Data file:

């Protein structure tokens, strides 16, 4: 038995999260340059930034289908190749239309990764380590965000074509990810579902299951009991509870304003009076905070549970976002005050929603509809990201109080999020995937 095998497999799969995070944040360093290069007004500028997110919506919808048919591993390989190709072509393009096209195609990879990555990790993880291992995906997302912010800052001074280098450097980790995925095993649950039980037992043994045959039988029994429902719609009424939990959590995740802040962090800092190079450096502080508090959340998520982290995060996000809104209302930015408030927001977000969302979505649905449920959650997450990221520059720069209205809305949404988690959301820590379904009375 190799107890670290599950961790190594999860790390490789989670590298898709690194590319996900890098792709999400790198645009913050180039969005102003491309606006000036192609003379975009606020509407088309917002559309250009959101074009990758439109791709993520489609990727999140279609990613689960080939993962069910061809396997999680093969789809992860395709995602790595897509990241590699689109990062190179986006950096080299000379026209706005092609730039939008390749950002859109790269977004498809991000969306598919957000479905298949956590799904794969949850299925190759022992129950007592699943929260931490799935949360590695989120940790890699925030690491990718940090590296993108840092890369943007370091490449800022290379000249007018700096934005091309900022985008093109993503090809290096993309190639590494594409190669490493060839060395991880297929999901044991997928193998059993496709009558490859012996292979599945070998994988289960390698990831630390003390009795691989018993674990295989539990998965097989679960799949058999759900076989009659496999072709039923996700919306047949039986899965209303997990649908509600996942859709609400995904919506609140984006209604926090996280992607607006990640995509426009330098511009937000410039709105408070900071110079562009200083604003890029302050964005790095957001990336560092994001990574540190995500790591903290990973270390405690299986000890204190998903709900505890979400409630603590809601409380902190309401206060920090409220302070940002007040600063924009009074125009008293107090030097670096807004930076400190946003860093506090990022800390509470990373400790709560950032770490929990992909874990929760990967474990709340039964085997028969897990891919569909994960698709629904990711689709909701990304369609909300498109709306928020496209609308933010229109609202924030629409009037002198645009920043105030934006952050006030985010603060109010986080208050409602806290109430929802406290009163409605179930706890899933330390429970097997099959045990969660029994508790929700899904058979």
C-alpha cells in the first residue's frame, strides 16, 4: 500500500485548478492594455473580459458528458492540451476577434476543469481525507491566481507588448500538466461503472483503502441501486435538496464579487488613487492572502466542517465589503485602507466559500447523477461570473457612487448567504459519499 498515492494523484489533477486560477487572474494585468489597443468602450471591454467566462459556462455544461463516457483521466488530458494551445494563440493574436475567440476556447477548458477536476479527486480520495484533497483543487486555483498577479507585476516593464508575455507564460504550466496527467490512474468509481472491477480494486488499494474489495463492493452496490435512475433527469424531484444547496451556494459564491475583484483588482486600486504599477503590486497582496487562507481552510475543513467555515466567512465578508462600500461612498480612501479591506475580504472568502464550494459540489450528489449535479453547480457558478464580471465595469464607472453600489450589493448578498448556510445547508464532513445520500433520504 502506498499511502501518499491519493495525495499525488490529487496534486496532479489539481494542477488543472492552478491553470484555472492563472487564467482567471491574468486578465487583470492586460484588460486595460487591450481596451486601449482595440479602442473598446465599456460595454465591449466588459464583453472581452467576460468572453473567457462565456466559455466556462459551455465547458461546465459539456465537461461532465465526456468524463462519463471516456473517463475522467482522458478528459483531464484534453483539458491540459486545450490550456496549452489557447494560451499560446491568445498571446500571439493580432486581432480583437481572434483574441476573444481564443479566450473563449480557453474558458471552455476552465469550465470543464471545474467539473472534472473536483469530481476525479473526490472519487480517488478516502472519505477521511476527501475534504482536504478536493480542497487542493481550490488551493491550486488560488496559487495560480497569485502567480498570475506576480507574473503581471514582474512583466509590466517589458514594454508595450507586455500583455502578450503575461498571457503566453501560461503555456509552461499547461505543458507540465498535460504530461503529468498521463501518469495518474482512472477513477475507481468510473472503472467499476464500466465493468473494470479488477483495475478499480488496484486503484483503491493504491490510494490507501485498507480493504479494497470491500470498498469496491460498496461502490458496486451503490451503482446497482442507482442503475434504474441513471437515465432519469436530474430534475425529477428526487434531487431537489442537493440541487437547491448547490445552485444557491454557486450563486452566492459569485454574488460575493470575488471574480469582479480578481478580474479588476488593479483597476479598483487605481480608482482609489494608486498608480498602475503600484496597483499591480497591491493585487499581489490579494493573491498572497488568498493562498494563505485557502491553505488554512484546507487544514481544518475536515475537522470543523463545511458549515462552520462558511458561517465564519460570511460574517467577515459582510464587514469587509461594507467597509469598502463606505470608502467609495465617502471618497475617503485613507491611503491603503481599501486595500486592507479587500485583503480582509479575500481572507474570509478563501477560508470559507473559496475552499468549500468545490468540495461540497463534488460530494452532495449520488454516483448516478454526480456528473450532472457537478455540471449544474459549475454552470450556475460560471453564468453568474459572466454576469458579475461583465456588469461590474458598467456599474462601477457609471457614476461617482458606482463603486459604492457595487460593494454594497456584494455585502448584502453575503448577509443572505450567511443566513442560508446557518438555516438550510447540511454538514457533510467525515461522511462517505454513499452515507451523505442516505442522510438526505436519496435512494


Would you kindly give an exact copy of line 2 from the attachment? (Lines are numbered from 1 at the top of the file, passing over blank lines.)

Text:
C-alpha cells in the first residue's frame, strides 16, 4: 500500500485548478492594455473580459458528458492540451476577434476543469481525507491566481507588448500538466461503472483503502441501486435538496464579487488613487492572502466542517465589503485602507466559500447523477461570473457612487448567504459519499 498515492494523484489533477486560477487572474494585468489597443468602450471591454467566462459556462455544461463516457483521466488530458494551445494563440493574436475567440476556447477548458477536476479527486480520495484533497483543487486555483498577479507585476516593464508575455507564460504550466496527467490512474468509481472491477480494486488499494474489495463492493452496490435512475433527469424531484444547496451556494459564491475583484483588482486600486504599477503590486497582496487562507481552510475543513467555515466567512465578508462600500461612498480612501479591506475580504472568502464550494459540489450528489449535479453547480457558478464580471465595469464607472453600489450589493448578498448556510445547508464532513445520500433520504 502506498499511502501518499491519493495525495499525488490529487496534486496532479489539481494542477488543472492552478491553470484555472492563472487564467482567471491574468486578465487583470492586460484588460486595460487591450481596451486601449482595440479602442473598446465599456460595454465591449466588459464583453472581452467576460468572453473567457462565456466559455466556462459551455465547458461546465459539456465537461461532465465526456468524463462519463471516456473517463475522467482522458478528459483531464484534453483539458491540459486545450490550456496549452489557447494560451499560446491568445498571446500571439493580432486581432480583437481572434483574441476573444481564443479566450473563449480557453474558458471552455476552465469550465470543464471545474467539473472534472473536483469530481476525479473526490472519487480517488478516502472519505477521511476527501475534504482536504478536493480542497487542493481550490488551493491550486488560488496559487495560480497569485502567480498570475506576480507574473503581471514582474512583466509590466517589458514594454508595450507586455500583455502578450503575461498571457503566453501560461503555456509552461499547461505543458507540465498535460504530461503529468498521463501518469495518474482512472477513477475507481468510473472503472467499476464500466465493468473494470479488477483495475478499480488496484486503484483503491493504491490510494490507501485498507480493504479494497470491500470498498469496491460498496461502490458496486451503490451503482446497482442507482442503475434504474441513471437515465432519469436530474430534475425529477428526487434531487431537489442537493440541487437547491448547490445552485444557491454557486450563486452566492459569485454574488460575493470575488471574480469582479480578481478580474479588476488593479483597476479598483487605481480608482482609489494608486498608480498602475503600484496597483499591480497591491493585487499581489490579494493573491498572497488568498493562498494563505485557502491553505488554512484546507487544514481544518475536515475537522470543523463545511458549515462552520462558511458561517465564519460570511460574517467577515459582510464587514469587509461594507467597509469598502463606505470608502467609495465617502471618497475617503485613507491611503491603503481599501486595500486592507479587500485583503480582509479575500481572507474570509478563501477560508470559507473559496475552499468549500468545490468540495461540497463534488460530494452532495449520488454516483448516478454526480456528473450532472457537478455540471449544474459549475454552470450556475460560471453564468453568474459572466454576469458579475461583465456588469461590474458598467456599474462601477457609471457614476461617482458606482463603486459604492457595487460593494454594497456584494455585502448584502453575503448577509443572505450567511443566513442560508446557518438555516438550510447540511454538514457533510467525515461522511462517505454513499452515507451523505442516505442522510438526505436519496435512494